Earlier this evening, Terence Tao, math professor at UCLA, gave a talk about “The Cosmic Distance Ladder” as a public lecture on-campus. Although you might think that basically all lectures are “public” since no one is seriously going to kick you out of “Signal Processing and Linear Systems I.” What “public lecture” actually means is that a very famous, very smart, very cool person is giving a lecture on something far below his or her capability to make preppy and only vaguely informed people (like me) think they’re learning and interacting in academic discourse. Before getting too much further, a few details on Terence Tao to show how awesome he is:
- He got a PhD from Princeton by age 20
- He won the Fields Medal in 2006 (The Fields Medal is the Nobel Prize for math, sort of)
- If you’re not convinced by the above, believe me when I say that he is one of the smartest people alive today
- He’s a blogger!
If I understood the real work that he does, I would go to one of his other two lectures, but being the layperson I am, I instead sat in on about an hour long lecture on the history of astrometrics, or how we figured out how far away things in space are without actually going there. He described the series of “rungs” of progress, beginning with Hipparchus estimating the size of the Earth over 2000 years ago to WMAP estimating the size of the universe today. Using no more than simple geometry and the fuzzy version of physics, he described the series of really good ideas that got us to where we are.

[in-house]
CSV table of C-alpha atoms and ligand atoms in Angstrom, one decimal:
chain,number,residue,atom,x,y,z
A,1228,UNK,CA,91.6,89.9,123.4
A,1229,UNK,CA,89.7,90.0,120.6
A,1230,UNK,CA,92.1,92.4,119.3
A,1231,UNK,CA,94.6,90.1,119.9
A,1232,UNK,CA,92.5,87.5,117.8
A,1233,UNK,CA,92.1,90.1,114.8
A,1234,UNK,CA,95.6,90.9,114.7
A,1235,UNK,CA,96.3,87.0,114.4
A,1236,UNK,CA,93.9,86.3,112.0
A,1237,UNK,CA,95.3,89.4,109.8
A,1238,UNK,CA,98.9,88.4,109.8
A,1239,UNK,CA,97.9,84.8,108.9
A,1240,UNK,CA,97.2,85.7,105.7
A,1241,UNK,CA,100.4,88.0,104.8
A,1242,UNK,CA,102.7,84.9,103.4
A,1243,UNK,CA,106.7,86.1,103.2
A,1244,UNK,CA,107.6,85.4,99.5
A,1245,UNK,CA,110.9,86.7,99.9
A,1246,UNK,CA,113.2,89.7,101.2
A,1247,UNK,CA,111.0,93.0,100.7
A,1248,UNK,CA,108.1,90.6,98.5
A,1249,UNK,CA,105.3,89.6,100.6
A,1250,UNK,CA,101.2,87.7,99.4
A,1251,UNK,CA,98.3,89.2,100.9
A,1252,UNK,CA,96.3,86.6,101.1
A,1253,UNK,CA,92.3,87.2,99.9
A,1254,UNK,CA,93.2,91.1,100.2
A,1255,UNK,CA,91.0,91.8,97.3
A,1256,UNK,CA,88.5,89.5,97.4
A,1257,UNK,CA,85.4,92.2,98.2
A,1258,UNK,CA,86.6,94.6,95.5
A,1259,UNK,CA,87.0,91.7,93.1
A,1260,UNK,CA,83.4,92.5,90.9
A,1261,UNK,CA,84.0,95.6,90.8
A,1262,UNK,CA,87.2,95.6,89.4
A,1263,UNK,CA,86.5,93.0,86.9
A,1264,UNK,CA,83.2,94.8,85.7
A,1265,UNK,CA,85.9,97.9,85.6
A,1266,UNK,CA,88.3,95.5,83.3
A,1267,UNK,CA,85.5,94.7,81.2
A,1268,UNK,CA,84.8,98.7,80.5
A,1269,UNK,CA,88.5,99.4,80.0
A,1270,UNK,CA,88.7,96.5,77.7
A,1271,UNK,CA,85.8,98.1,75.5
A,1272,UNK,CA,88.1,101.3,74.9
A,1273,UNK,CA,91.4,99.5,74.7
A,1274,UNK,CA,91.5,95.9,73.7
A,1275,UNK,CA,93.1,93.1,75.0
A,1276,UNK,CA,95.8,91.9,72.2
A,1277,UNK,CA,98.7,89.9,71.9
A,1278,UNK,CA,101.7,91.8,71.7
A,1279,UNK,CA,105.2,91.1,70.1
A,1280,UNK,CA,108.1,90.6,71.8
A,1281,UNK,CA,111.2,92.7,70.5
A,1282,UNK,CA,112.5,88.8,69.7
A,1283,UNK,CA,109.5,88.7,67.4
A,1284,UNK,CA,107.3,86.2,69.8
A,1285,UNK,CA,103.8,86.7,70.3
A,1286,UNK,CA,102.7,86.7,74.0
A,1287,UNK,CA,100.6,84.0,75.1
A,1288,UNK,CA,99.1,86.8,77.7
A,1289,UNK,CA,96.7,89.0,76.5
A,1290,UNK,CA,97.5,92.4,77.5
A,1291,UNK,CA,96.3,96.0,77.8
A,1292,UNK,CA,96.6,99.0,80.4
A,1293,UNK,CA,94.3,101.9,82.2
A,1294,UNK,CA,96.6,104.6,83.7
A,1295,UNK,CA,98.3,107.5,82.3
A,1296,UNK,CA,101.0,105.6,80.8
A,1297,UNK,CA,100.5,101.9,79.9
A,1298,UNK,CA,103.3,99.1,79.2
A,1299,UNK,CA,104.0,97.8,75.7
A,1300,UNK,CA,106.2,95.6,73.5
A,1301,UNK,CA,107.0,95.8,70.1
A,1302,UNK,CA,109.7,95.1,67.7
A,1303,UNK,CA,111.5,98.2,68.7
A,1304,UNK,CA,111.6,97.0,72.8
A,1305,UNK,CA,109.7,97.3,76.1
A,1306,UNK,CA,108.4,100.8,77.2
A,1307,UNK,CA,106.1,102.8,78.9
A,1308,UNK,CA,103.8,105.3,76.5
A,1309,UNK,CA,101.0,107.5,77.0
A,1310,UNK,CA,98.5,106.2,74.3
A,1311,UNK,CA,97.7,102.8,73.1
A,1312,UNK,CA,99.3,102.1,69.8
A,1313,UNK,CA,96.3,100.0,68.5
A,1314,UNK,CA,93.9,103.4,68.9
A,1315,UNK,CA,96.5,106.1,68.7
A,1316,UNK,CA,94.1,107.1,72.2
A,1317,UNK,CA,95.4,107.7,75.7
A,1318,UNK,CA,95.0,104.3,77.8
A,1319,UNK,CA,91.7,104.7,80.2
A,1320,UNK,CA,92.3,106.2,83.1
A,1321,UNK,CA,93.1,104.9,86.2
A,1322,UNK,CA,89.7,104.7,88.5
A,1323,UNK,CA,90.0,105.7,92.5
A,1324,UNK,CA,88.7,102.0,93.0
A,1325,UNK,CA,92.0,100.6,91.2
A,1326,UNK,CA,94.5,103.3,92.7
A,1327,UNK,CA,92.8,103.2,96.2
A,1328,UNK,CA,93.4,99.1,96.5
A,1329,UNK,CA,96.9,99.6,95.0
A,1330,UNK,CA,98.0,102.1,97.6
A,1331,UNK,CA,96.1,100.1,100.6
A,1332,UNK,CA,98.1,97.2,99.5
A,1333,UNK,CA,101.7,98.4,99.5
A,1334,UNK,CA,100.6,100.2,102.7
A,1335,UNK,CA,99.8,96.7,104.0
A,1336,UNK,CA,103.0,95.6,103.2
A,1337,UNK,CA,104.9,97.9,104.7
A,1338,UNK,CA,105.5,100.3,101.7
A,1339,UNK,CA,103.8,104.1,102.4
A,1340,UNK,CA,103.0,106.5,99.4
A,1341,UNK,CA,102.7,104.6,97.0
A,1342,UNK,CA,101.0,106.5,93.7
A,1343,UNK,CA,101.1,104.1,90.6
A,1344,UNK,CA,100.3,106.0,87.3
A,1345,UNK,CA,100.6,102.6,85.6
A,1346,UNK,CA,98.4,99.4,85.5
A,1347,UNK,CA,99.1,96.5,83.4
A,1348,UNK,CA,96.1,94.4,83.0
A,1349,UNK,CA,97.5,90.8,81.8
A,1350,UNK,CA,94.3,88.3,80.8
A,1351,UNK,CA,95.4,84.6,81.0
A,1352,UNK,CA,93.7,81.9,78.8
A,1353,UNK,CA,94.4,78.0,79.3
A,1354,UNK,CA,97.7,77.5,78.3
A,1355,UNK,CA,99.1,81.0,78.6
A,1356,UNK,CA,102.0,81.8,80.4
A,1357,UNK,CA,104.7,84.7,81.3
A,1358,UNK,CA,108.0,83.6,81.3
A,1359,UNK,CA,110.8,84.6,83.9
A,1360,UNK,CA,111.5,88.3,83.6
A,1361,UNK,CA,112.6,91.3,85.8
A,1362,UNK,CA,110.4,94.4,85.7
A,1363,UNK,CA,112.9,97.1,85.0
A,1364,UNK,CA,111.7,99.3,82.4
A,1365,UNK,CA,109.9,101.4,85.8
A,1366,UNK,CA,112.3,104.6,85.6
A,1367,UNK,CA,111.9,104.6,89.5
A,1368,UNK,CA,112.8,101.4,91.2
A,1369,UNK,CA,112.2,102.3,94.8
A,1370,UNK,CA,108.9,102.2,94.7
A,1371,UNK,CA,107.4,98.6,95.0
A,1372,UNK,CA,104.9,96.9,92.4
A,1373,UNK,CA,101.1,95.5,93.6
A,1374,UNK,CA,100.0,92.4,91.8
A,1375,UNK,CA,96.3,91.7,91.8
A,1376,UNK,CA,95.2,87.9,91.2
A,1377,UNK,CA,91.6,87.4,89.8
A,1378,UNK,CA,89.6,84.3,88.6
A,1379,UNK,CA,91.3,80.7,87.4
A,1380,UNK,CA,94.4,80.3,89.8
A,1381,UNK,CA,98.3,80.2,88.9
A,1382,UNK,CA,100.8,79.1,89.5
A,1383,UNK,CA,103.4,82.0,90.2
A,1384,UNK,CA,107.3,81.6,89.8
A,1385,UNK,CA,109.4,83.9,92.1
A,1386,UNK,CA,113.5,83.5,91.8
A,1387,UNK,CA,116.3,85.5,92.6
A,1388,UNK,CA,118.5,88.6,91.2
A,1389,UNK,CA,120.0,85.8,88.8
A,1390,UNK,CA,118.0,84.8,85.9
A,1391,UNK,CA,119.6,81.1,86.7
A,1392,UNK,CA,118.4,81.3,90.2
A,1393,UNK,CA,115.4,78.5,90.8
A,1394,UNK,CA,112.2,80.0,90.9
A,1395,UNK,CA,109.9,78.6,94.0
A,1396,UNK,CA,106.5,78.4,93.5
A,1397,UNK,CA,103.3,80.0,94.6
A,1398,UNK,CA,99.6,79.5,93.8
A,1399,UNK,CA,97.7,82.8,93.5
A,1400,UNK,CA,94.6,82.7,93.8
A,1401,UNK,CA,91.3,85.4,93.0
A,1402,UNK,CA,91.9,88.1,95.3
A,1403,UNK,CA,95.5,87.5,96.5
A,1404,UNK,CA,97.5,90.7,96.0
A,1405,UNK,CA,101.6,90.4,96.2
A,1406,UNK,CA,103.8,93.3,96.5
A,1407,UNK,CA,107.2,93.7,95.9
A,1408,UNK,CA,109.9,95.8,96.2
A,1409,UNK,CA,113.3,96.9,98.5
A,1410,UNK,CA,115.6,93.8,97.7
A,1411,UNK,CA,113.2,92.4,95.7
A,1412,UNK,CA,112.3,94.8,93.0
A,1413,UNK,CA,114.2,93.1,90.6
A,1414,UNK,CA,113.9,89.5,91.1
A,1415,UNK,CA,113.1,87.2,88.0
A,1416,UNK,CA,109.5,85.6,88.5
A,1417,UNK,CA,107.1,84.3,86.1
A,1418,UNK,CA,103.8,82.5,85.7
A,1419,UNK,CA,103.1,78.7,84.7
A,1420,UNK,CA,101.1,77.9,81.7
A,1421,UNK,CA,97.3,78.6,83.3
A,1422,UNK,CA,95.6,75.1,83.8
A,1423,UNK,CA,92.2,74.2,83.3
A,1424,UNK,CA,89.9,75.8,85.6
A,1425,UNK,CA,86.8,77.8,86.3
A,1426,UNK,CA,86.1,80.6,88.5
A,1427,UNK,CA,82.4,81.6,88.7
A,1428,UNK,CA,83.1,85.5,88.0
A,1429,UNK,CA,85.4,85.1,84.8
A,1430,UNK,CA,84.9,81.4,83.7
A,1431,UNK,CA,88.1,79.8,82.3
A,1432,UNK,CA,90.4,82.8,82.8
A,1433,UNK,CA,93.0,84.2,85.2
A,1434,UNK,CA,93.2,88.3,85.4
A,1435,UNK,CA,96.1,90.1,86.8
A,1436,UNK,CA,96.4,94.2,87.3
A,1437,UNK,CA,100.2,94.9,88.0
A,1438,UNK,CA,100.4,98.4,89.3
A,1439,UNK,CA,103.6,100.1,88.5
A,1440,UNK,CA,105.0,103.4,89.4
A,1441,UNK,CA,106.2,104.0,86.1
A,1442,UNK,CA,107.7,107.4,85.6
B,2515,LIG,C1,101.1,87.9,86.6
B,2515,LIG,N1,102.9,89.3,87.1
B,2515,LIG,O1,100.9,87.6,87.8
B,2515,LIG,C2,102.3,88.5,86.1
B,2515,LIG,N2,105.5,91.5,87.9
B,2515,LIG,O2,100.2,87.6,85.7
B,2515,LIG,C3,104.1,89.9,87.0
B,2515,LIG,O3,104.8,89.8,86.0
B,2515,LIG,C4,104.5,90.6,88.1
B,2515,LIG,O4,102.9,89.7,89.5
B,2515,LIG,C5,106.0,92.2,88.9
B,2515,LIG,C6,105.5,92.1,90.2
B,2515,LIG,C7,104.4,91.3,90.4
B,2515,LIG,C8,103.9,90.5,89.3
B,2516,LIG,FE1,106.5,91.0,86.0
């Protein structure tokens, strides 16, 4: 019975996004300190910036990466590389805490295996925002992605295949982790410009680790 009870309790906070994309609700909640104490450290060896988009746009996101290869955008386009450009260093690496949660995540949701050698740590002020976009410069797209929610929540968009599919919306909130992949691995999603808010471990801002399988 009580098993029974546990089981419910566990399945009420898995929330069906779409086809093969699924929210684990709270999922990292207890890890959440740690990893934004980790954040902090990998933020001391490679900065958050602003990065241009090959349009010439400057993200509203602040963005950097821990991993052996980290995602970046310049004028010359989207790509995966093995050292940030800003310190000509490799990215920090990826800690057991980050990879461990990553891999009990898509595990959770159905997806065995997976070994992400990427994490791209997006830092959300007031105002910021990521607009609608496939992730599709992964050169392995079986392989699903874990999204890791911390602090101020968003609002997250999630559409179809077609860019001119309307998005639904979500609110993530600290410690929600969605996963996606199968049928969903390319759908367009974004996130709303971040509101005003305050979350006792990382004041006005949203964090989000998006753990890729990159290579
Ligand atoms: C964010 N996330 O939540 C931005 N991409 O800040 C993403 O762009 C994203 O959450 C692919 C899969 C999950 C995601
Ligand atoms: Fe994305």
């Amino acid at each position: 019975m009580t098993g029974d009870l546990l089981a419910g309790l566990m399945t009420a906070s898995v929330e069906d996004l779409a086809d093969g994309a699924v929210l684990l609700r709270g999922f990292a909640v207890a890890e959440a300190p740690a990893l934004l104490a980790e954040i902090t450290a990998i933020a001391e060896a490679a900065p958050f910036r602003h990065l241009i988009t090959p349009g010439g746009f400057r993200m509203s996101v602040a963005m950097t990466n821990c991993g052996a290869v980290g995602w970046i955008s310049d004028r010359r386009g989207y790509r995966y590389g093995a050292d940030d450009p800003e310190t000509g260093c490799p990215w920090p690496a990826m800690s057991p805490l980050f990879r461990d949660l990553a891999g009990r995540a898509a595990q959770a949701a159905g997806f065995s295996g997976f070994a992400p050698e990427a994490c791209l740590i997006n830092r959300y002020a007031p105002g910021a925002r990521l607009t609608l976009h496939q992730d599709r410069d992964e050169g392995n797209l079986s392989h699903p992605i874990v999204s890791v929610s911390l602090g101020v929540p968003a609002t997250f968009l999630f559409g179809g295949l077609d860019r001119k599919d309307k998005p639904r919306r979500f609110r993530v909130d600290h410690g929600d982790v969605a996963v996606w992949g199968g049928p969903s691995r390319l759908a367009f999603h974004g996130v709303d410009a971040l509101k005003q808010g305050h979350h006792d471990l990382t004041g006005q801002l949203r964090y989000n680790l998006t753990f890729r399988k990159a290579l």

It was satisfying, if very “public lecture-y.” In my mind, I just saw a good hour-long PBS special on astrometrics and can now spout more trivia. The really good trivia, that is, that makes you feel smarter. Did I really want him to talk about his math instead? Probably not as it would’ve gone over my head. Neither did I really need the lecture he gave. Call me a nerd, but I think it was basically just a celebrity sighting for me.